January 19, 2015
In my June 16, 2014 blog, I reported on the Pennsylvania Superior Court’s decision upholding the requirement of consideration for a non-competition agreement with a current employee. Socko v. Mid-Atlantic Systems of CPA, Inc., 99 A.3d 928 (Pa. Super. 2014). The Pennsylvania Supreme Court has now granted the former employer’s request to review the Superior Court’s decision. Socko v. Mid-Atlantic Systems of CPA, Inc. 2014 WL 6991669 (Pa. Dec. 11, 2014). The issue before the Supreme Court is whether the Pennsylvania Uniform Written Obligations Act, 33 P.S. § 6 (“UWOA”) eliminates a current employee’s ability to require consideration for a non-compete agreement that states that the parties intend “to be legally bound”. The former employer, who is appealing, says that consideration is unnecessary in these circumstances. The ex-employee asserts that consideration is required. The parties agree that the employer did not give consideration for the non-compete. The ex-employee brought the suit by seeking a judgment that the non-compete was unenforceable. The ex-employee won summary judgment without a trial in the Court of Common Pleas, and the Superior Court upheld this decision.
The Supreme Court rarely grants petitions for review. In the majority of recent non-compete cases where the Supreme Court has decided to review the Superior Court, the Supreme Court has overturned the Superior Court.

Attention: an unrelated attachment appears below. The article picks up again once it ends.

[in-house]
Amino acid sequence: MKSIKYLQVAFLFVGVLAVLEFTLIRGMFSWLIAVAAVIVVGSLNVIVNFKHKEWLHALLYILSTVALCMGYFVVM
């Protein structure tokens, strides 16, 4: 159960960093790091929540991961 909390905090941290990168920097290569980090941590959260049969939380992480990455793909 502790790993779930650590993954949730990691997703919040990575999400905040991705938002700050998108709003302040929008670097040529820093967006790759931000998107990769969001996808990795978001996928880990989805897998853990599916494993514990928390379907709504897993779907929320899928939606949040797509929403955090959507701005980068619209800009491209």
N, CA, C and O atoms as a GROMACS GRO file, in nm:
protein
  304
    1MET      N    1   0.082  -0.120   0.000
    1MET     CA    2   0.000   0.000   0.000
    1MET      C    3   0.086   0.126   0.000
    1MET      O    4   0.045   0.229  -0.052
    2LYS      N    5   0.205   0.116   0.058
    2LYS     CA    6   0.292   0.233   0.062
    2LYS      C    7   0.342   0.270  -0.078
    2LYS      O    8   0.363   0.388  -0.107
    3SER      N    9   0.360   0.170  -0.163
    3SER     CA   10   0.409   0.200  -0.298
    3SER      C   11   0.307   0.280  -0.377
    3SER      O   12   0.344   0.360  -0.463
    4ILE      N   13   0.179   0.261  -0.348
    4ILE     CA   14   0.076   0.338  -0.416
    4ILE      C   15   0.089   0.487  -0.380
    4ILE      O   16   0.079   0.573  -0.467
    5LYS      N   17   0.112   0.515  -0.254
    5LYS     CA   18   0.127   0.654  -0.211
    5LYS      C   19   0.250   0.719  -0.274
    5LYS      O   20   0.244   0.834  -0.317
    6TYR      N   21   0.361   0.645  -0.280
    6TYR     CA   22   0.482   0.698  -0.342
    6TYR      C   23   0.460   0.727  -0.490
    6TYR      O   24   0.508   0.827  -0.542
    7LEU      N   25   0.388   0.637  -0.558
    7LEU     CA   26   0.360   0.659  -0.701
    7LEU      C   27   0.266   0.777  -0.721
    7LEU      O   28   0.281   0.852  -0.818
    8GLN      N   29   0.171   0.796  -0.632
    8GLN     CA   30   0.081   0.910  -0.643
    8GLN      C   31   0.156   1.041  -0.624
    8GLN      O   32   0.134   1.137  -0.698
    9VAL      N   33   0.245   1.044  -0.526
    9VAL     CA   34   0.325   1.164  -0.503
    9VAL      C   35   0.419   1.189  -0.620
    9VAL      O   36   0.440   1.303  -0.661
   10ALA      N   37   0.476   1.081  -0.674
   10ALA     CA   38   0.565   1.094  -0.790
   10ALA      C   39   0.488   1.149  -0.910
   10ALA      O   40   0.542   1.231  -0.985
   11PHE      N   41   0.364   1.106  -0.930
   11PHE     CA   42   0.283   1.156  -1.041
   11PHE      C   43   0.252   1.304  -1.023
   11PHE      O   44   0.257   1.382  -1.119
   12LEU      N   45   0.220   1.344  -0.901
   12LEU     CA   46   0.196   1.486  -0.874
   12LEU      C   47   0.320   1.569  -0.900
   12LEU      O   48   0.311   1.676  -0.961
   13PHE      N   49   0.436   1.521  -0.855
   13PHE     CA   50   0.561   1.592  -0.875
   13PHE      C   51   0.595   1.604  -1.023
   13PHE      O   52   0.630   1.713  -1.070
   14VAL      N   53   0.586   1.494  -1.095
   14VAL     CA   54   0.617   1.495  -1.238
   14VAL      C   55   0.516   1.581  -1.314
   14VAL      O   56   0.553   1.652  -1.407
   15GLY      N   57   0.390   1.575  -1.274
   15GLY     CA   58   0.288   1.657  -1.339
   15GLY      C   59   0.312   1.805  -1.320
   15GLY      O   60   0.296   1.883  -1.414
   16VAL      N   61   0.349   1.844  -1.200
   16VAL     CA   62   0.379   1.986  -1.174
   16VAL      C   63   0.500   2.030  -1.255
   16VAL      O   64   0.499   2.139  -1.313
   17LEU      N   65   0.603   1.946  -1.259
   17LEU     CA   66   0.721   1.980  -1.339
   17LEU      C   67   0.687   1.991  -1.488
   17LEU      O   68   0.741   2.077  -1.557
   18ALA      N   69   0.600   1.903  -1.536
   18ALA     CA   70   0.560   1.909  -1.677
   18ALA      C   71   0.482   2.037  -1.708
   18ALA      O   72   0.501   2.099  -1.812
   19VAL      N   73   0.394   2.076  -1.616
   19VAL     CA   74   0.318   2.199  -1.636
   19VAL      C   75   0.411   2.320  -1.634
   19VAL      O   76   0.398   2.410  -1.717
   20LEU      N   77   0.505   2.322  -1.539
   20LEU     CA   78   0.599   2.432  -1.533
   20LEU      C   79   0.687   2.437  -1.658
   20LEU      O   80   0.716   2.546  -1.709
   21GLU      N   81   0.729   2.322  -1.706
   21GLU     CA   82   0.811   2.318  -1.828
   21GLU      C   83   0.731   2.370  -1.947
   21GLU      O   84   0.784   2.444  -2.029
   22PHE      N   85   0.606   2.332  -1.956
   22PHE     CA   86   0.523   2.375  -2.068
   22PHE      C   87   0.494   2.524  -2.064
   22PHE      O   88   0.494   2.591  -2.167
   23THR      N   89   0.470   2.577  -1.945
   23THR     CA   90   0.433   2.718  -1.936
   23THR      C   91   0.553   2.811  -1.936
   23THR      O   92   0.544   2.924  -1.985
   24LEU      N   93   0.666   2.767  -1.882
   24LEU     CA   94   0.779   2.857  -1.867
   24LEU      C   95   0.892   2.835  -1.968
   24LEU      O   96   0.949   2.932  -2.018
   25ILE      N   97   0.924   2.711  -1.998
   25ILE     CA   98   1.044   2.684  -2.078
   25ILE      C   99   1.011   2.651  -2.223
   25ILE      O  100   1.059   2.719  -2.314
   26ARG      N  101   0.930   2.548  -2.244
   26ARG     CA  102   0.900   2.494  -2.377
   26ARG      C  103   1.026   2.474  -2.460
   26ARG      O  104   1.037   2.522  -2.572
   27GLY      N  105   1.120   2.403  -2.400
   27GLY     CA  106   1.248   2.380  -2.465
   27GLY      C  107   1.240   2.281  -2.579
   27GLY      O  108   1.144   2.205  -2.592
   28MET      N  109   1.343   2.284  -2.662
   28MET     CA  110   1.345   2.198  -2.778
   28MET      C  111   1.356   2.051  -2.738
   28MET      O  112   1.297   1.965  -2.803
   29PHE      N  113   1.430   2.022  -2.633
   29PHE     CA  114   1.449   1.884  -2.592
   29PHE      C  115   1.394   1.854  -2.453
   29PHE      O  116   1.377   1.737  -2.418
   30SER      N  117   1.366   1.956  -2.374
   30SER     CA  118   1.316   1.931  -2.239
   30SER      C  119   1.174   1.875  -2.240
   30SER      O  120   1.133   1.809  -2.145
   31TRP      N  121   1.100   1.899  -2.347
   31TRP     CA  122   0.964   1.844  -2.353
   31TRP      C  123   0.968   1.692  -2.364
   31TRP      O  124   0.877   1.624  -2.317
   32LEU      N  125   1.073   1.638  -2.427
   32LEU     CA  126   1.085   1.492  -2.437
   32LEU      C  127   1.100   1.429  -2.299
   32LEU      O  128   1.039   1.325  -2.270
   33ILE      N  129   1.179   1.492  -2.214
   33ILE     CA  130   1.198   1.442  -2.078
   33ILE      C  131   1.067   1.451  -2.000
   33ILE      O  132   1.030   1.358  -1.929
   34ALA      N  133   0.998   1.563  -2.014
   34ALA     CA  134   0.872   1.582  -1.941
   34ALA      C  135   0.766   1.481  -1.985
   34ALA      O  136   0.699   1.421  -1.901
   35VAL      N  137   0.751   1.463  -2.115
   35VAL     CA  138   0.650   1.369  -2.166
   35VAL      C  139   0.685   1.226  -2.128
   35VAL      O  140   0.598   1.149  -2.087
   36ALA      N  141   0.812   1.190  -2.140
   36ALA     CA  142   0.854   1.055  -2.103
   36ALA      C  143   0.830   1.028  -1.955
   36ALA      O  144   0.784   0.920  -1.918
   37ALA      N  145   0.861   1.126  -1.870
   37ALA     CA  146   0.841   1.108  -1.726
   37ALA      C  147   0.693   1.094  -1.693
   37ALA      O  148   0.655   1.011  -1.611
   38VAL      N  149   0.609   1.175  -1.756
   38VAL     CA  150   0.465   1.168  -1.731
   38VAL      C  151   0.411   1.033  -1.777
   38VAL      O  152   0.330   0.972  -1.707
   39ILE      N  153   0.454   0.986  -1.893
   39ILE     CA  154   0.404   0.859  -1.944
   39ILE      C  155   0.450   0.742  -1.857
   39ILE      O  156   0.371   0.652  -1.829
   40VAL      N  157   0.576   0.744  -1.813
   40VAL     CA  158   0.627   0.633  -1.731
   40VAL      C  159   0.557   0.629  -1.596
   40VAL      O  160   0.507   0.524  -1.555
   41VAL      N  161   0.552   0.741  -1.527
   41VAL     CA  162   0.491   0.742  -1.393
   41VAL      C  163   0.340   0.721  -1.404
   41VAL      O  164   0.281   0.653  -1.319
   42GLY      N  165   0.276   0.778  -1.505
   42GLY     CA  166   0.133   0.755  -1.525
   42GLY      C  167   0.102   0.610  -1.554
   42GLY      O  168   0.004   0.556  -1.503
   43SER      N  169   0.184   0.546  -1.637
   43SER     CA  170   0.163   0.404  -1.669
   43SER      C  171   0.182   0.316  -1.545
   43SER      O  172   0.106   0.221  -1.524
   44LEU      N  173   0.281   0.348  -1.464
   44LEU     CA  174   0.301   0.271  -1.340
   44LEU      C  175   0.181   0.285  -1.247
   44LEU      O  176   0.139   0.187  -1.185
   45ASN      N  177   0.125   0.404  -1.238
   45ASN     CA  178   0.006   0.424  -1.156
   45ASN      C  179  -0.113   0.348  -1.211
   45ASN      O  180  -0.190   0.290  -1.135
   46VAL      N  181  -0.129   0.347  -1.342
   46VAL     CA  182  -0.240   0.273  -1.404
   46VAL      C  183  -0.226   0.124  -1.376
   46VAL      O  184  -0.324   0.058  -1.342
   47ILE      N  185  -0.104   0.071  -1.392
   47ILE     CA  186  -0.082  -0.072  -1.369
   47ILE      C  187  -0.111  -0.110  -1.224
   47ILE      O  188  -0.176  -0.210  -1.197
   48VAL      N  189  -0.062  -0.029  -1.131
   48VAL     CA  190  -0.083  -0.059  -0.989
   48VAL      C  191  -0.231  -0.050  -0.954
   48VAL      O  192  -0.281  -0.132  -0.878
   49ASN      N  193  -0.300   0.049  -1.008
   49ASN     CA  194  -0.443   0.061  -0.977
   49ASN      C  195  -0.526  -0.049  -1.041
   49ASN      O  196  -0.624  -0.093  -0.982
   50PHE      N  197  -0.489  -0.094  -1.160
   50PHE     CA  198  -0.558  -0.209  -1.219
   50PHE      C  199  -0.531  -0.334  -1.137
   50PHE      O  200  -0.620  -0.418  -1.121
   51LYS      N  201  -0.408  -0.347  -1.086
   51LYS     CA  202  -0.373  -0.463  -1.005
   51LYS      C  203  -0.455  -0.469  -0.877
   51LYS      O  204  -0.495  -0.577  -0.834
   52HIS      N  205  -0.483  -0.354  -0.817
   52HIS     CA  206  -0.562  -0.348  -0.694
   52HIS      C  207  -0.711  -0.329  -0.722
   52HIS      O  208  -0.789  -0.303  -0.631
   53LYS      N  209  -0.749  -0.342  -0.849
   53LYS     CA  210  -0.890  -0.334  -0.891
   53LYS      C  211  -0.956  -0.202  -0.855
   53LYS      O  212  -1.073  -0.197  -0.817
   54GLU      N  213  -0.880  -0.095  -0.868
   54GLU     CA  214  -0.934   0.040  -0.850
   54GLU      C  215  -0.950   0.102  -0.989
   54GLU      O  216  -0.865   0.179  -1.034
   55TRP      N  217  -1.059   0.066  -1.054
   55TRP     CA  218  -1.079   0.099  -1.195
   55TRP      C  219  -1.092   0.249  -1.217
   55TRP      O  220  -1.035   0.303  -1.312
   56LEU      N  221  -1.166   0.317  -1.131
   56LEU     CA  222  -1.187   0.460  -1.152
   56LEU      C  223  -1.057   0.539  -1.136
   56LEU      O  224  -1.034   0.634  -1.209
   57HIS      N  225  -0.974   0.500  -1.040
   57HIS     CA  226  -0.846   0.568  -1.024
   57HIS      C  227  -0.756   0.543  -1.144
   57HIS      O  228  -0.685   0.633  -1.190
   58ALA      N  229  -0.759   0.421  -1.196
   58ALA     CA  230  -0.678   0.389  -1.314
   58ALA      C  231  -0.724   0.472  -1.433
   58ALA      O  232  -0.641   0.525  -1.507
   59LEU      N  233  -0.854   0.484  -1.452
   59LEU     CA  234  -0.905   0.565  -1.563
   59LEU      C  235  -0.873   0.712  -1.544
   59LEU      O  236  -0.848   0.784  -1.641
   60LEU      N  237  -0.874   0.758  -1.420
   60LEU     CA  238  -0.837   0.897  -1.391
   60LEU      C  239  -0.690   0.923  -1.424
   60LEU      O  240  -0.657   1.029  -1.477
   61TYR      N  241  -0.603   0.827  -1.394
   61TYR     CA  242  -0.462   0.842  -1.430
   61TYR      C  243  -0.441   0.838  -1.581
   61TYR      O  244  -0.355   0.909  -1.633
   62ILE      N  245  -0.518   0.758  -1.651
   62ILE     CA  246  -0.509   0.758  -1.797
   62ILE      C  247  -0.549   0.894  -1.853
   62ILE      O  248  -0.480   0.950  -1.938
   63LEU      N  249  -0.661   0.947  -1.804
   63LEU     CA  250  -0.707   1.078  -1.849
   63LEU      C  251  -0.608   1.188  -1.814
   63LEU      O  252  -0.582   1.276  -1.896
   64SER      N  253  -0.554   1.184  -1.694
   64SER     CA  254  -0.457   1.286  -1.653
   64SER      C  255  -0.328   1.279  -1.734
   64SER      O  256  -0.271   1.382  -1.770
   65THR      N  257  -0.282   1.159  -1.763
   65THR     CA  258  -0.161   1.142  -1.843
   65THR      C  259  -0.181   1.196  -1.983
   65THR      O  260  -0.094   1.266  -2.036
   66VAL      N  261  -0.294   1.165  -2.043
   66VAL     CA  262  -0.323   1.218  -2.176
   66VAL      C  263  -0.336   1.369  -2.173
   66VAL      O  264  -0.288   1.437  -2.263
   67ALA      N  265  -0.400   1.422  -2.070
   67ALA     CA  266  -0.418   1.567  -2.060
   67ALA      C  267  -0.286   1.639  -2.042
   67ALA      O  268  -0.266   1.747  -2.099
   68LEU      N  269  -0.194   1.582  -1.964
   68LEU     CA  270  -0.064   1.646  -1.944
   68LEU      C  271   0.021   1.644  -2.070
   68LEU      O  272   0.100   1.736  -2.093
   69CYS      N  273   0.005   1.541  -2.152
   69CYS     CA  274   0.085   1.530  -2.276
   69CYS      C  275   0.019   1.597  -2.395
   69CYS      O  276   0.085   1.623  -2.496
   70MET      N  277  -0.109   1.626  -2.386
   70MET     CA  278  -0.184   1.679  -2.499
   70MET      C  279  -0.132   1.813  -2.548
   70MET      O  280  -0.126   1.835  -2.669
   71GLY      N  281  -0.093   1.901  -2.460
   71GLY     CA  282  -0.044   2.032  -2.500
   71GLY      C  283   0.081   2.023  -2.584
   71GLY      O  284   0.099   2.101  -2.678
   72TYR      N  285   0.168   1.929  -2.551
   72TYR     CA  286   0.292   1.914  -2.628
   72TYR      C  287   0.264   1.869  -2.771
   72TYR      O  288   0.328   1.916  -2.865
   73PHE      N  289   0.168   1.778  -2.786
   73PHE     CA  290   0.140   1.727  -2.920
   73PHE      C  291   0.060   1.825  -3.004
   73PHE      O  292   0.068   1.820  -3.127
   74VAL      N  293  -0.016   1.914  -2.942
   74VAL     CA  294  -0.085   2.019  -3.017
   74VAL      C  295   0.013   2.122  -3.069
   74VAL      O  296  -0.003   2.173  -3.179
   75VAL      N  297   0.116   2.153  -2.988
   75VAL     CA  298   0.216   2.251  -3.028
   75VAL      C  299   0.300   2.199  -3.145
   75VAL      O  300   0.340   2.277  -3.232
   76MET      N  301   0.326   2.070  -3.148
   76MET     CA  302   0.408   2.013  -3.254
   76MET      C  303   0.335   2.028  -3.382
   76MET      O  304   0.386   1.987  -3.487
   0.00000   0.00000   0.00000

If the Supreme Court reverses the Superior Court, greater enforcement of post-employment non-competes may take place in Pennsylvania. This trend would run counter to trends in states such as California and Massachusetts. California prohibits non-competes by statute, but the state’s courts protect trade secrets vigorously. Massachusetts is now considering legislation to prohibit non-competes and (finally) considering enactment of the Uniform Trade Secrets Act. California attributes its vibrant high-tech economy partly to the fact that trade secret protection has primacy over non-compete enforcement.
So it is worth staying tuned on Socko. All commercial and employment lawyers will want to follow this case through briefing and argument. They may also want to ask themselves how “Uniform” the UWOA really is when Pennsylvania is the only state where the act is in effect.
The information above is general; we recommend that you consult with an attorney regarding your specific circumstances. The content contained herein is not meant to be considered as legal advice or as a substitute for legal representation.